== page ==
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Affect without object: moods and objectless emotions

Faculty of Arts and Scieneces
Publication Date
  • Emotion
  • Mood
  • Intentionality
  • Teleosemantic Theory Of Content
  • State Of Vigilance
  • Linguistics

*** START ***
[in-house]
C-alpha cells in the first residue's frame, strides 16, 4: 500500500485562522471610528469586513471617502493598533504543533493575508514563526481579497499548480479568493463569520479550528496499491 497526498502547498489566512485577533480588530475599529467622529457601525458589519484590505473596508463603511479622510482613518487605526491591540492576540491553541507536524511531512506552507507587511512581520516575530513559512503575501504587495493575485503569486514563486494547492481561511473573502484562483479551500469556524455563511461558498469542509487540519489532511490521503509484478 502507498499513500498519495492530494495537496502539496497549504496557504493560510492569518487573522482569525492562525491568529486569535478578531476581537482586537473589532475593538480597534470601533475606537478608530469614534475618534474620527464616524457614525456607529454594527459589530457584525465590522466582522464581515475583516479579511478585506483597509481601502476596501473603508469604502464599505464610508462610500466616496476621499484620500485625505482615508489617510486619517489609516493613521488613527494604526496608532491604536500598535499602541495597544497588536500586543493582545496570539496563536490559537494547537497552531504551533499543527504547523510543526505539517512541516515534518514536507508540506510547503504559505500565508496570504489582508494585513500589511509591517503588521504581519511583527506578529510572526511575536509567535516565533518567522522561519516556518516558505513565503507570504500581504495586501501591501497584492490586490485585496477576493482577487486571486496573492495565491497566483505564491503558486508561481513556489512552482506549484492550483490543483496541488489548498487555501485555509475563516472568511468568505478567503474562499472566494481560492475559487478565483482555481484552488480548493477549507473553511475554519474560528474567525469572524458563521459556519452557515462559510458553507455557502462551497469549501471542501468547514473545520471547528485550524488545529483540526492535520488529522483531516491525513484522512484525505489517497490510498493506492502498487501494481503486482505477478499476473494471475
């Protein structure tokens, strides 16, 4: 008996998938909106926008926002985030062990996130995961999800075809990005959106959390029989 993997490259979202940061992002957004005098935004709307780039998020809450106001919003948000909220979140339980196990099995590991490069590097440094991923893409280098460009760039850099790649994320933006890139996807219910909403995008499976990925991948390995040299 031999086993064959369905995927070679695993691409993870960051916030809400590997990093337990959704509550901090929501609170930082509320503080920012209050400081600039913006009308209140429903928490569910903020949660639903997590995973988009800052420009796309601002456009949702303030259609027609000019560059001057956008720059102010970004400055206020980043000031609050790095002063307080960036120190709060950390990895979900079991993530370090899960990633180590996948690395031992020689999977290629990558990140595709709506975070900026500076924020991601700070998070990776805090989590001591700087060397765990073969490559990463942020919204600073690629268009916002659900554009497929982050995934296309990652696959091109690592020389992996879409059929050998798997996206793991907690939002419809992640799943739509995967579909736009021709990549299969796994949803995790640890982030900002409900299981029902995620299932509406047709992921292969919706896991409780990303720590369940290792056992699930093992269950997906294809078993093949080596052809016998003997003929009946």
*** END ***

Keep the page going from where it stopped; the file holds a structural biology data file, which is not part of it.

Should moods be regarded as intentional states, and, if so, what kind of intentional content do they have? I focus on irritability (understood as an angry mood) and apprehension (understood as a fearful mood), which I examine from the perspective of a teleosemantic theory of content. Eric Lormand has argued that moods are non-intentional states, distinct from emotions; Robert Solomon and Peter Goldie argue that moods are generalised emotions and that they have intentional content of a correspondingly general kind. I present a third model, on which moods are regarded, not as generalised emotions, but as states of vigilance; and I argue that, on this model, moods should be regarded as intentional states of a kind quite distinct from emotions. An advantage of this account is that it allows us to distinguish between a mood of apprehension and an episode of objectless fear.

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